Hugo Award For Best Fanzine
The Hugo Awards are given every year by the World Science Fiction Society for the best science fiction or fantasy works and achievements of the previous year. The award is named after Hugo Gernsback, the founder of the pioneering science fiction magazine Amazing Stories, and was once officially known as the Science Fiction Achievement Award. The award has been described as "a fine showcase for speculative fiction" and "the best known literary award for science fiction writing". The Hugo Award for Best Fanzine was given each year for non professionally edited magazines, or "fanzines", related to science fiction or fantasy, published in English, and which has published four or more issues with at least one issue appearing in the previous calendar year. Awards were also once given out for professional magazines in the professional magazine category, and since 1984 have been awarded for semi-professional magazines in the semiprozine category; several magazines that were nominated for or won the fanzine category have gone on to be nominated for or win the semiprozine category since it was established.
The award was first presented in 1955, and has been given annually since except for in 1958. A "fanzine" is defined for the award as a magazine that does not meet the Hugo award's criteria for a professional or semi-professional magazine. Specifically, it must meet less than two of the five Hugo criteria for consideration as a semiprozine: that the magazine had an average press run of at least one thousand copies per issue, paid its contributors and/or staff in other than copies of the publication, provided at least half the income of any one person, had at least fifteen percent of its total space occupied by advertising, and announced itself to be a semiprozine. This is the oldest long-running Hugo award for fan activity; in 1967 Hugo Awards were added specifically for fan writing and fan art. In addition to the regular Hugo awards, beginning in 1996 Retrospective Hugo Awards, or "Retro Hugos", have been available to be awarded for years 50, 75, or 100 years prior in which no awards were given. To date, Retro Hugo awards have been awarded for 1946, 1951, and 1954, and the fanzine category has been included each year.
Hugo Award nominees and winners are chosen by supporting or attending members of the annual World Science Fiction Convention (Worldcon), and the presentation evening constitutes its central event. The selection process is defined in the World Science Fiction Society Constitution as instant-runoff voting with five nominees, except in the case of a tie. These five works on the ballot are the five most-nominated by members that year, with no limit on the number of works that can be nominated. The 1955 and 1956 awards did not include any recognition of runner-up magazines, but since 1957 all of the candidates were recorded. Initial nominations are made by members in January through March, while voting on the ballot of five nominations is performed roughly in April through July, subject to change depending on when that year's Worldcon is held. Worldcons are generally held near the start of September, and are held in a different city around the world each year.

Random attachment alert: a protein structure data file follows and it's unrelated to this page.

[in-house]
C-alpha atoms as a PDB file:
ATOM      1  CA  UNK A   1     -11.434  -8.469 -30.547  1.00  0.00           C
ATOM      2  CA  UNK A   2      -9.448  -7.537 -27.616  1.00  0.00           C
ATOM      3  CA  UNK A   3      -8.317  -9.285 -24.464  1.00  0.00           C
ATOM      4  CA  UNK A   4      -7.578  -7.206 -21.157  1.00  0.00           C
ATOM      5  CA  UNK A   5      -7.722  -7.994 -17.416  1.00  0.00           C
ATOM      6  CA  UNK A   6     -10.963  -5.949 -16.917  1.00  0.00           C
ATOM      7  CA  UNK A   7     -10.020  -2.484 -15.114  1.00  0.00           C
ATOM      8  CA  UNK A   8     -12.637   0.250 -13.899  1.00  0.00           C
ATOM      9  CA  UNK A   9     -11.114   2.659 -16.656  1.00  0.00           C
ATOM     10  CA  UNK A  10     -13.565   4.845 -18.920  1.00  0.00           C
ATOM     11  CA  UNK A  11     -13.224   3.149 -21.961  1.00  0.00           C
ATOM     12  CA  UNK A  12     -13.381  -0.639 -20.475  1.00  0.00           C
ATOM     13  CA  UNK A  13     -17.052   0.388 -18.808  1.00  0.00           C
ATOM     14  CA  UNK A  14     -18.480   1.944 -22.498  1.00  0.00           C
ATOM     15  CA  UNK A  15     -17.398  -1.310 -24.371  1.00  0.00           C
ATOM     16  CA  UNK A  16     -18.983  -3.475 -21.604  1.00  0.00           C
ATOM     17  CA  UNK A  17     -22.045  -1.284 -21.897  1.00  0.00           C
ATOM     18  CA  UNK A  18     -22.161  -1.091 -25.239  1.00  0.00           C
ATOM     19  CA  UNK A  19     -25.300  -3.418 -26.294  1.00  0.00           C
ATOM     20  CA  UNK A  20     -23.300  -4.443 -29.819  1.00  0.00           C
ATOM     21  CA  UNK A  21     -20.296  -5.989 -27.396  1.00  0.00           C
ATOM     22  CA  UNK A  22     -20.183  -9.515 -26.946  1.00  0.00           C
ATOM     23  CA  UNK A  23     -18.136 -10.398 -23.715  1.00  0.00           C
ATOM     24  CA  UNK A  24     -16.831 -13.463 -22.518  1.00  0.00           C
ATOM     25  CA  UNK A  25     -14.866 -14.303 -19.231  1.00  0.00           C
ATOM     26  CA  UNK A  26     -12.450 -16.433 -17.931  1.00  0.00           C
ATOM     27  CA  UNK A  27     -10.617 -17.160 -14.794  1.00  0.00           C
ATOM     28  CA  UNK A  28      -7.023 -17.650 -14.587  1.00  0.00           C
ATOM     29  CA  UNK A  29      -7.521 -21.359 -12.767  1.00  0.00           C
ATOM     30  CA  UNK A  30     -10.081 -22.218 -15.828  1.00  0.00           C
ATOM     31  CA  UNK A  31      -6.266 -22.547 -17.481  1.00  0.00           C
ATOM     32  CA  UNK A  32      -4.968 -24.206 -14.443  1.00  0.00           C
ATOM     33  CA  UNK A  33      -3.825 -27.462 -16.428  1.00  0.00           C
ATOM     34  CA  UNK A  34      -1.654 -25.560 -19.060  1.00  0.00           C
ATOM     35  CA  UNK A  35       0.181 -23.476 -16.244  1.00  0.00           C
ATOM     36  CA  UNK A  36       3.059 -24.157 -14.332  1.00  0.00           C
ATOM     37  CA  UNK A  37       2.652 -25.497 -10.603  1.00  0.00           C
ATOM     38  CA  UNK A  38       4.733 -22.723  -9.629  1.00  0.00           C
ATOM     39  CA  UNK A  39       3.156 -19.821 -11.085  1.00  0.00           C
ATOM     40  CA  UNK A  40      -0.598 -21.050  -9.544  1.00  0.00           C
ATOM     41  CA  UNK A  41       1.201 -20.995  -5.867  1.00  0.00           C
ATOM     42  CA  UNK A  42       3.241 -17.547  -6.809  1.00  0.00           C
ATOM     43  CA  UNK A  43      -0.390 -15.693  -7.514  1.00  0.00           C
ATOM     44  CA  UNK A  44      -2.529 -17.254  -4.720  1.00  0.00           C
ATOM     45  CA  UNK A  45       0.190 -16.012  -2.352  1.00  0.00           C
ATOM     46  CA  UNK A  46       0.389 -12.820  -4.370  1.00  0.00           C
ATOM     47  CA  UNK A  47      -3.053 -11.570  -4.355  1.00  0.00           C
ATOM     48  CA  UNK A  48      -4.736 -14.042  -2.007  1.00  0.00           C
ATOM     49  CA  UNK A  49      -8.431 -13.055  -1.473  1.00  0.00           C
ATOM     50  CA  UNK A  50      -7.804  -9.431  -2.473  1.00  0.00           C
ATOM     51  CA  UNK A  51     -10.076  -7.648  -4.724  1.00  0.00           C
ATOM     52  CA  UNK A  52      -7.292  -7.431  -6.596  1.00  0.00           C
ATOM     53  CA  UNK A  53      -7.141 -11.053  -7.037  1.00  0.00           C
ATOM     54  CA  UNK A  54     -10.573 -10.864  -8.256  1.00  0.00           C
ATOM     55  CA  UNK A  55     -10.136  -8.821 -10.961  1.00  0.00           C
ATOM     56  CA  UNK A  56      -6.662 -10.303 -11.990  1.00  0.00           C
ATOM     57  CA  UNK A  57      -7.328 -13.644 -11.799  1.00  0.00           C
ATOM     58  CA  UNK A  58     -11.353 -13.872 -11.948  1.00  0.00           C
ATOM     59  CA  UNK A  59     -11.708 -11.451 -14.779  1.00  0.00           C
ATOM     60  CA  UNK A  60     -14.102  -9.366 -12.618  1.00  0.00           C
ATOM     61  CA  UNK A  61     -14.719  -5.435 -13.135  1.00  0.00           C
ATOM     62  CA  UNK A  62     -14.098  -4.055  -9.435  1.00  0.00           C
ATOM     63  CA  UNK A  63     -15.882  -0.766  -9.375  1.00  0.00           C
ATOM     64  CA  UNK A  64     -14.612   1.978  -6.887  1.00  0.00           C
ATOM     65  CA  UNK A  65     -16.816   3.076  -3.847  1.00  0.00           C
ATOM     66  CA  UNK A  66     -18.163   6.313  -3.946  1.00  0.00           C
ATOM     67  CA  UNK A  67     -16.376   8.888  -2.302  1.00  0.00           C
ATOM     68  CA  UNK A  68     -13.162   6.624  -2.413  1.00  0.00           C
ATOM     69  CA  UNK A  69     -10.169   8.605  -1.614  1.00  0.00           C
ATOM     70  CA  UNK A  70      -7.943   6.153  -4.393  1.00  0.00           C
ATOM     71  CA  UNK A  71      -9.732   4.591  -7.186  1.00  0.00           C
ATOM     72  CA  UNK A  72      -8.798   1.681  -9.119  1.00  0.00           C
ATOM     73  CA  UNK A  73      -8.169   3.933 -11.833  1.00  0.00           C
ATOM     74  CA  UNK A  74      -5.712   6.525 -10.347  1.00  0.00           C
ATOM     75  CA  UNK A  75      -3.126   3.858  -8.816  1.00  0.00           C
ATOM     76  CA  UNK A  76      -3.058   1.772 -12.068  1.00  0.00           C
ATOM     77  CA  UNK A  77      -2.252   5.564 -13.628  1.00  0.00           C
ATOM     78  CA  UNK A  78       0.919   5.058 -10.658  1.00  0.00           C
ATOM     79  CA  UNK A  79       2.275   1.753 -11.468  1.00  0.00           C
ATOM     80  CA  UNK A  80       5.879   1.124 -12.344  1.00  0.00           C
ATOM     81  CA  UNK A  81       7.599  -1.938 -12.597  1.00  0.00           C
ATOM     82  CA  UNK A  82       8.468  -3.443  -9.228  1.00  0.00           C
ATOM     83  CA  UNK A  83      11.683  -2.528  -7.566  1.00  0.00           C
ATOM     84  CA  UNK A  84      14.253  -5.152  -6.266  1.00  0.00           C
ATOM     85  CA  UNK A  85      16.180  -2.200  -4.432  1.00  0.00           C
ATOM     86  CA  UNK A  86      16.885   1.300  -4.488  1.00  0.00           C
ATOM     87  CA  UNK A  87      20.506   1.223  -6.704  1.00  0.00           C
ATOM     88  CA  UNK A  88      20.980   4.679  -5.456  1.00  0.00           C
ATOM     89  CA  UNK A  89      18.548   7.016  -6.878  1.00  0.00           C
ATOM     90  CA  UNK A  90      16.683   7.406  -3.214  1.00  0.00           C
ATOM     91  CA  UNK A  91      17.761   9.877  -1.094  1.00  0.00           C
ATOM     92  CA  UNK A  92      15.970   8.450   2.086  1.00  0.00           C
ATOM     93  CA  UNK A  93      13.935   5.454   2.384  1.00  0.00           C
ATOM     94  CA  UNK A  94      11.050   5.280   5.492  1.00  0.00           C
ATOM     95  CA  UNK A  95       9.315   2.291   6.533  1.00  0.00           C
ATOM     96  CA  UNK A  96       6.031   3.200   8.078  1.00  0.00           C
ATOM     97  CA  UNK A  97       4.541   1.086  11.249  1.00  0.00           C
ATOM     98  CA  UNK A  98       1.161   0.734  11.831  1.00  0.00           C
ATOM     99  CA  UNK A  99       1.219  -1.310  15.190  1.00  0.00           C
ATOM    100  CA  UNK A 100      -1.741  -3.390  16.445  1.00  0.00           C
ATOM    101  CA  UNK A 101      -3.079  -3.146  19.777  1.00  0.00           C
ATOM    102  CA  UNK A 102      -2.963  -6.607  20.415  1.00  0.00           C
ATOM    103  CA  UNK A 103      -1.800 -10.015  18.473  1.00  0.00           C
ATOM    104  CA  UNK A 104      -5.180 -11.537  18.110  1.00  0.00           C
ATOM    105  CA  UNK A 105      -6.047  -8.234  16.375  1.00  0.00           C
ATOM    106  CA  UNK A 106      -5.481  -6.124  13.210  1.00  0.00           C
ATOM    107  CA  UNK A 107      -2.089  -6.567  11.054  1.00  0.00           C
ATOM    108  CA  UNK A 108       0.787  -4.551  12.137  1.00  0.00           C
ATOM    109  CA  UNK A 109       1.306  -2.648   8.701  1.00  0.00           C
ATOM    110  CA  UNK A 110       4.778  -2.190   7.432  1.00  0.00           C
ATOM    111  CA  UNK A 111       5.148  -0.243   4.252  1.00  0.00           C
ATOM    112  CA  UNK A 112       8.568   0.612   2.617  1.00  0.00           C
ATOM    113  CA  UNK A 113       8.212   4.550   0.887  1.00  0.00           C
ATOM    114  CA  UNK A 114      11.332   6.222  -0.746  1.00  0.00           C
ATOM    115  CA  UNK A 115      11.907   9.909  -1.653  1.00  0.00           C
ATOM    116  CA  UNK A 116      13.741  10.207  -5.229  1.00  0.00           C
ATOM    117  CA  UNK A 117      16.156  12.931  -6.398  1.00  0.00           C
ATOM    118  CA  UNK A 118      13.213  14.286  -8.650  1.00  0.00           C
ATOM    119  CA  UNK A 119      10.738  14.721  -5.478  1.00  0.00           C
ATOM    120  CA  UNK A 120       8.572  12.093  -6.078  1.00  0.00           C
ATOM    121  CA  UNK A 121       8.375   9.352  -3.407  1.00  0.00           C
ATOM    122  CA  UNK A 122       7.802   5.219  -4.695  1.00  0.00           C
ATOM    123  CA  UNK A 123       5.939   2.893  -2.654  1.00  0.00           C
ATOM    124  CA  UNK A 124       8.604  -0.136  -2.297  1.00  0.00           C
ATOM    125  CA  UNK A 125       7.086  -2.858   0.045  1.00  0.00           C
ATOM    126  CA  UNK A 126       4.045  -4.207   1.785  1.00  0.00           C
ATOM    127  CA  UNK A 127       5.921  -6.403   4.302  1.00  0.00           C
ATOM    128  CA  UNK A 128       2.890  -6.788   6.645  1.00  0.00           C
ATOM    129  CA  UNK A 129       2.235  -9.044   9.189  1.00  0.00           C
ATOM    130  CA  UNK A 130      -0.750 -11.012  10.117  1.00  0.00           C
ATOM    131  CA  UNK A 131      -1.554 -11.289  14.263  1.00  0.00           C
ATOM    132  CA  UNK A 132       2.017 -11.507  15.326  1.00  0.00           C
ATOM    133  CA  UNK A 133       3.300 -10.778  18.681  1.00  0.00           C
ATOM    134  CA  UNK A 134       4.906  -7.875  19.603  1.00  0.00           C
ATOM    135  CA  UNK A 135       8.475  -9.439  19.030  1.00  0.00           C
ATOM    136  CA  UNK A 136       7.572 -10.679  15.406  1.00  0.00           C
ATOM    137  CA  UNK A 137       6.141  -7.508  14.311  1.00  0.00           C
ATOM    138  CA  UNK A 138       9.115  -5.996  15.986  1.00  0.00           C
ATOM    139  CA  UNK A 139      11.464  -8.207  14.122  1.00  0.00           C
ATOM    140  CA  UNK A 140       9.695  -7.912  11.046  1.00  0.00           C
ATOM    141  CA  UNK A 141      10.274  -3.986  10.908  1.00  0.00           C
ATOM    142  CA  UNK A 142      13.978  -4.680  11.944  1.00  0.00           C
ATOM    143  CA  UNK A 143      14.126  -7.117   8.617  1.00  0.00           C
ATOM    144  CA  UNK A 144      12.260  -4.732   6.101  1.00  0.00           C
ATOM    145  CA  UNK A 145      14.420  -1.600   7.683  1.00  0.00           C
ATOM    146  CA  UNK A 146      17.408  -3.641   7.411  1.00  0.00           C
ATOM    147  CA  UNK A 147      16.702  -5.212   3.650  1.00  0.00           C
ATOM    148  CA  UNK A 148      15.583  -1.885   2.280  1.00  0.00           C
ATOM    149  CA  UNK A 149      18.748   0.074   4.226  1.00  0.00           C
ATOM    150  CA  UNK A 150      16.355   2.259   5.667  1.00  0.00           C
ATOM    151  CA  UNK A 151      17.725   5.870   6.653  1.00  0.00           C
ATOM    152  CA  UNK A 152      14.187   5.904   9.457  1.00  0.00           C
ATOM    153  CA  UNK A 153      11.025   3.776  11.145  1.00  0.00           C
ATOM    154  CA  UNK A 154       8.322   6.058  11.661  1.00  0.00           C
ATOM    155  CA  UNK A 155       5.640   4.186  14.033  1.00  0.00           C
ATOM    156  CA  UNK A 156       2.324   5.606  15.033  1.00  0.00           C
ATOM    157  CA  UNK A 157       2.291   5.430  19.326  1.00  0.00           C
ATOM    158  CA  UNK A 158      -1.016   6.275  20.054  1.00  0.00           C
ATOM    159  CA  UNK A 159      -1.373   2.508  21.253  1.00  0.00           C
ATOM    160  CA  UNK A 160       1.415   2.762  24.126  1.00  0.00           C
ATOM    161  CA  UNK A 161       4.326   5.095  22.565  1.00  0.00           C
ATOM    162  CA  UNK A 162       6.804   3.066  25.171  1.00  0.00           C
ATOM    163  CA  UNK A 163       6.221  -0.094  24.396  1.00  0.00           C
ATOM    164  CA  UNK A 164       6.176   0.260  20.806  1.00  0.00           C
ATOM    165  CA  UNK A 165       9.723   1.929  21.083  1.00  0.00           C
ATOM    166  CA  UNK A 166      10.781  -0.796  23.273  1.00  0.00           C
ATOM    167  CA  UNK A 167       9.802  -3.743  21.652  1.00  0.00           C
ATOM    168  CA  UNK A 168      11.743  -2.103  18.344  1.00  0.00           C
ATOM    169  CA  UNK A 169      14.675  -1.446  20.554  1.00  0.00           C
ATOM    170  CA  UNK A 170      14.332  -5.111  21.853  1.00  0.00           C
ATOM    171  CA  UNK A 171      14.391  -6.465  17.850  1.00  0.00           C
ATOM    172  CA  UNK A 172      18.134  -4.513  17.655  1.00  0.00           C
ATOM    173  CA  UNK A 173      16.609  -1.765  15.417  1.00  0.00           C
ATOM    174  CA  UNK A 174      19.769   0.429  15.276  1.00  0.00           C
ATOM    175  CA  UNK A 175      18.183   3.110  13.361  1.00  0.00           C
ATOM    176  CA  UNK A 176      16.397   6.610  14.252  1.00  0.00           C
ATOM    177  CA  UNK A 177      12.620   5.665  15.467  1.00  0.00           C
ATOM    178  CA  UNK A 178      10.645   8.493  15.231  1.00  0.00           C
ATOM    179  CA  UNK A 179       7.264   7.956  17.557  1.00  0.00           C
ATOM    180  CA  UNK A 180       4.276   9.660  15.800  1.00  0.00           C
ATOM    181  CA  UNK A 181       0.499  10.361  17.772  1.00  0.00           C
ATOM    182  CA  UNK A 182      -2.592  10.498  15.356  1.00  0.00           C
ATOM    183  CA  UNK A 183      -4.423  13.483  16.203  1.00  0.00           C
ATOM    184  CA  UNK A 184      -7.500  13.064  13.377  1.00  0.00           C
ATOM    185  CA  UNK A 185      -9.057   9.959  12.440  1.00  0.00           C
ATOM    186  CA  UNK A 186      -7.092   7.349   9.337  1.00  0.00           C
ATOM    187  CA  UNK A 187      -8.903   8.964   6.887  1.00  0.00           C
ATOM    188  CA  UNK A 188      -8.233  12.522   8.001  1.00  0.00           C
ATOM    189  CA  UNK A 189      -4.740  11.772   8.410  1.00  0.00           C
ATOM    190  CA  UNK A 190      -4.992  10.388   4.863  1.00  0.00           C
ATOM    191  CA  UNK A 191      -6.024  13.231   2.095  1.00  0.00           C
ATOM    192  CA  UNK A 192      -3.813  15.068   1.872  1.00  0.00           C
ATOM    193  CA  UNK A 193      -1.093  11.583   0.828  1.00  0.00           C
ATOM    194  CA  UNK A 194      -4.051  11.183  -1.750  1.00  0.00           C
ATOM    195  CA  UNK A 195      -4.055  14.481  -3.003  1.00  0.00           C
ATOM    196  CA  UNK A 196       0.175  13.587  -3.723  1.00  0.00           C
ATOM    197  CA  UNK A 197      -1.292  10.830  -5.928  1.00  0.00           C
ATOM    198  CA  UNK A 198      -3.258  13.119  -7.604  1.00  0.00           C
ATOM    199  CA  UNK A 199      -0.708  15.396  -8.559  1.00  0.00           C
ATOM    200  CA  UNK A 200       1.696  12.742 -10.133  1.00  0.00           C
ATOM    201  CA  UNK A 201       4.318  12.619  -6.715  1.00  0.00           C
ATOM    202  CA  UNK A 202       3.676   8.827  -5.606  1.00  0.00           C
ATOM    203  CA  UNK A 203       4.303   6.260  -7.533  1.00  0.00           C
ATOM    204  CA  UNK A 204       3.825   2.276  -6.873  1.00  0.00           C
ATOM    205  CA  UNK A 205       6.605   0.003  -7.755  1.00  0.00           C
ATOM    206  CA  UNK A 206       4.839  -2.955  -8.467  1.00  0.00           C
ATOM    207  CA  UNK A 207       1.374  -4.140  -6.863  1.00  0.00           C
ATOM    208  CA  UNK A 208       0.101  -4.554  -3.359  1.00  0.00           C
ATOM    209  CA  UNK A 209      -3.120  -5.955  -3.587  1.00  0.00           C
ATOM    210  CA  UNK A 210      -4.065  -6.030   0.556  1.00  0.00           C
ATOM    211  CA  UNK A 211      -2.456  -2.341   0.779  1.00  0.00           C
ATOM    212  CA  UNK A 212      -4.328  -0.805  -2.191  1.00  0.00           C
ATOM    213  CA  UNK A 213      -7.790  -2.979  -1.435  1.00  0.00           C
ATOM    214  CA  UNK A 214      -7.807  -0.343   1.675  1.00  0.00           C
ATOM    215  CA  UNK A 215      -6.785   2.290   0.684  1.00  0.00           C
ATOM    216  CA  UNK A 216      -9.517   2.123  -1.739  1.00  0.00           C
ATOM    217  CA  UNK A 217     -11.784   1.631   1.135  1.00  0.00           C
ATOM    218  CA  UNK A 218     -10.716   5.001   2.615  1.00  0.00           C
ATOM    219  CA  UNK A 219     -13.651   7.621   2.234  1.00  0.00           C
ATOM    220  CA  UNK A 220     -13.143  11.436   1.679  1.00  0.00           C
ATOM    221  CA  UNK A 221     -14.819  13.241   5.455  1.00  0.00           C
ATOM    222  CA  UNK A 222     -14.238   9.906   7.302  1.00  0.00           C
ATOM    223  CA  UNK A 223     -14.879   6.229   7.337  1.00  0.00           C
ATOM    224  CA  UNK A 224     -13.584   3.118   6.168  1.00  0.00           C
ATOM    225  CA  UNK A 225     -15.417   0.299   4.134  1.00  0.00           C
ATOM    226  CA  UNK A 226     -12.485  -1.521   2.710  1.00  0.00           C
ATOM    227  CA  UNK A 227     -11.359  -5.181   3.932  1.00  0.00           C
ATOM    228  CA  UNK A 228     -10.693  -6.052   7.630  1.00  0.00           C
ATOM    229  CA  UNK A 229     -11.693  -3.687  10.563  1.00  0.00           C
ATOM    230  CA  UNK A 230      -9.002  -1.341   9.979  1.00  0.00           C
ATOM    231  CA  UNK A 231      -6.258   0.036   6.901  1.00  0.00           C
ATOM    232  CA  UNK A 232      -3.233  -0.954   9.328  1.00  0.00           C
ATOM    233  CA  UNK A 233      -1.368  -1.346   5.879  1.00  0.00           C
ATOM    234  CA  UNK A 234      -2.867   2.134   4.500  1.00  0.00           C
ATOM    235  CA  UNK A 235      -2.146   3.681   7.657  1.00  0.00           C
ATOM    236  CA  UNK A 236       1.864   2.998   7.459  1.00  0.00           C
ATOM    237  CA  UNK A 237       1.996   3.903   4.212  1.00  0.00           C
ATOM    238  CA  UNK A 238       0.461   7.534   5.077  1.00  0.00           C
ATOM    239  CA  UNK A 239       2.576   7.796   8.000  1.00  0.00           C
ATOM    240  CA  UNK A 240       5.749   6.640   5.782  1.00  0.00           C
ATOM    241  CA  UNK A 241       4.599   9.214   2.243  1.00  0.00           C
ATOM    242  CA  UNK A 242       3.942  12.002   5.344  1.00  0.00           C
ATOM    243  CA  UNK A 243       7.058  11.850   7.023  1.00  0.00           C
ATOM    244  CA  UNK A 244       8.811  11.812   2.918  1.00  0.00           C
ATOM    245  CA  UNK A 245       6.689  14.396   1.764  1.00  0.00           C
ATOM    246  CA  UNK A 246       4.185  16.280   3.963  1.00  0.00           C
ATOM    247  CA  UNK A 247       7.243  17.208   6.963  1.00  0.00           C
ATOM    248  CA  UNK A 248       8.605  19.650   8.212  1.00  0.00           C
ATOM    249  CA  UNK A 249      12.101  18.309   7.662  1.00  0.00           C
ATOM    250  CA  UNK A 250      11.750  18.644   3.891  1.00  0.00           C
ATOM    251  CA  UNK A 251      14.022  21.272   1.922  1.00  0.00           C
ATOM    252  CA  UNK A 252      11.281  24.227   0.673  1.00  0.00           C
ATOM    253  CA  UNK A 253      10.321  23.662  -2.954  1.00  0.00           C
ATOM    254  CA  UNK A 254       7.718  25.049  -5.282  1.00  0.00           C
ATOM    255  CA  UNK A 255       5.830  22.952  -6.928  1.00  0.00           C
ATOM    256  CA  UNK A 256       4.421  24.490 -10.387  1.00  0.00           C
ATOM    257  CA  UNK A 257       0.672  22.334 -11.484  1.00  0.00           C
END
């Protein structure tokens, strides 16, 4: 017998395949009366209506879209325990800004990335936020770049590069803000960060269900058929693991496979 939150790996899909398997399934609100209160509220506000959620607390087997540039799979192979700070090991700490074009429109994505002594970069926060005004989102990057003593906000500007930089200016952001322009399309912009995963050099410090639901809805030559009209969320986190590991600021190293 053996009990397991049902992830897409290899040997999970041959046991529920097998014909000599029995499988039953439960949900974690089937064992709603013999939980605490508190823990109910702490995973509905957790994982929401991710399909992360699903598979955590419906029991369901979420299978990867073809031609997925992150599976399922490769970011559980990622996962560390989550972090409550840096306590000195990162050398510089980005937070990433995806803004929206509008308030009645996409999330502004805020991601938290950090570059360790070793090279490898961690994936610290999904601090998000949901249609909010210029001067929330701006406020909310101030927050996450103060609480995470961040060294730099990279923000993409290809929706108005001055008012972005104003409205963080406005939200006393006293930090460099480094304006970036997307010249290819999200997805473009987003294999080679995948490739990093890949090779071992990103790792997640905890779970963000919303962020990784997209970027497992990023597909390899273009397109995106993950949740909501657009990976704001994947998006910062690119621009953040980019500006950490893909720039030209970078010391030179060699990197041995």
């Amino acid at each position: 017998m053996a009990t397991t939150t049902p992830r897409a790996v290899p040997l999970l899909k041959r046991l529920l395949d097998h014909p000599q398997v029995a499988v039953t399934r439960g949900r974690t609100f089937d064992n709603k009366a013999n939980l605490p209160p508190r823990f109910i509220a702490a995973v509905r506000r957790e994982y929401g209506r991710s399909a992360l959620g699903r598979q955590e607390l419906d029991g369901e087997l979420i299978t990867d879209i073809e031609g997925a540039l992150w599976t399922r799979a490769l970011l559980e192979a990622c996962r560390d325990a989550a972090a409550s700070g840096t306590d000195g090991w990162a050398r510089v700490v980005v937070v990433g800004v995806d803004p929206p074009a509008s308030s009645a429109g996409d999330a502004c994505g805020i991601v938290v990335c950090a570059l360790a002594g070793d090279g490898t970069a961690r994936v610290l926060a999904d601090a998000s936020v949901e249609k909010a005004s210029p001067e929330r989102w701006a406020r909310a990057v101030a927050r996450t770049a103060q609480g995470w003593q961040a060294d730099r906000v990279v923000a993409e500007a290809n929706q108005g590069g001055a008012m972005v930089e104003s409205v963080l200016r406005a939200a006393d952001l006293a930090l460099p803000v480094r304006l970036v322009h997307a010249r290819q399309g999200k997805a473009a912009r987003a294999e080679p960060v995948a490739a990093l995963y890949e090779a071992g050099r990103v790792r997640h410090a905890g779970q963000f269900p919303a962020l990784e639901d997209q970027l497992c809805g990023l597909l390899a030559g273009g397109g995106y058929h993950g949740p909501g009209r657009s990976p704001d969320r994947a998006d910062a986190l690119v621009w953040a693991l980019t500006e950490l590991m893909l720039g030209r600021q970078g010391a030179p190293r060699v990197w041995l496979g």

During the 60 nomination years, including Retro Hugo years, 98 magazines run by 127 editors have been nominated. Of these, 4 magazines run by 49 editors have won, including ties. Locus has won 8 times out of 13 nominations, the most wins of any magazine. Mimosa has won 6 of 14 nominations and File 770 has won 6 of 29, the most nominations of any magazine. Ansible has won 5 out of 11 and Science Fiction Review has won 4 of 11; they are the only other magazines to win more than twice. Challenger has the most nominations without winning at 12; the next highest is FOSFAX with 7. As editor of Locus Charles N. Brown has won 8 of 13 nominations, though he shared 8 of those awards with Dena Brown. Richard E. Geis has won 6 of 14 nominations for his work on Science Fiction Review, Psychotic, and The Alien Critic; Mike Glyer has won 6 of 29 for editing File 770; David Langford has won 5 of 12 for work on Ansible and Twil-Ddu; and Richard Lynch and Nicki Lynch have both won 6 of 14 nominations for Mimosa. Guy H. Lillian III has the most nominations without winning at 12 for Challenger.
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